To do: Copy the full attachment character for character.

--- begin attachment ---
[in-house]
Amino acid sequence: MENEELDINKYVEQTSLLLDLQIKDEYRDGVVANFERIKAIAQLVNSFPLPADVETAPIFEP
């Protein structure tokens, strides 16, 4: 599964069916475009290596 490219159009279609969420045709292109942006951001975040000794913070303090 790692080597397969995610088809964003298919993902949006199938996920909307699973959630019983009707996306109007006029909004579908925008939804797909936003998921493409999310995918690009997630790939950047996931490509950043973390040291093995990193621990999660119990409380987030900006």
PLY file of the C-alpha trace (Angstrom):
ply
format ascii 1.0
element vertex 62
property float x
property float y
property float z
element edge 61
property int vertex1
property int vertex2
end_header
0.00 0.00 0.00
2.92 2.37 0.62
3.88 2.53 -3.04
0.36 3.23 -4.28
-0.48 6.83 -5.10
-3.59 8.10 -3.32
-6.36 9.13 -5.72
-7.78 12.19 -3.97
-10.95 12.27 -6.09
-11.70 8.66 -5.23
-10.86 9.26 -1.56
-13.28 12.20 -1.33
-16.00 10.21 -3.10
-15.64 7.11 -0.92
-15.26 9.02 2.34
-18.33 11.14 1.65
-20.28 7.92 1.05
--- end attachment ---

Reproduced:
[in-house]
Amino acid sequence: MENEELDINKYVEQTSLLLDLQIKDEYRDGVVANFERIKAIAQLVNSFPLPADVETAPIFEP
């Protein structure tokens, strides 16, 4: 599964069916475009290596 490219159009279609969420045709292109942006951001975040000794913070303090 790692080597397969995610088809964003298919993902949006199938996920909307699973959630019983009707996306109007006029909004579908925008939804797909936003998921493409999310995918690009997630790939950047996931490509950043973390040291093995990193621990999660119990409380987030900006």
PLY file of the C-alpha trace (Angstrom):
ply
format ascii 1.0
element vertex 62
property float x
property float y
property float z
element edge 61
property int vertex1
property int vertex2
end_header
0.00 0.00 0.00
2.92 2.37 0.62
3.88 2.53 -3.04
0.36 3.23 -4.28
-0.48 6.83 -5.10
-3.59 8.10 -3.32
-6.36 9.13 -5.72
-7.78 12.19 -3.97
-10.95 12.27 -6.09
-11.70 8.66 -5.23
-10.86 9.26 -1.56
-13.28 12.20 -1.33
-16.00 10.21 -3.10
-15.64 7.11 -0.92
-15.26 9.02 2.34
-18.33 11.14 1.65
-20.28 7.92 1.05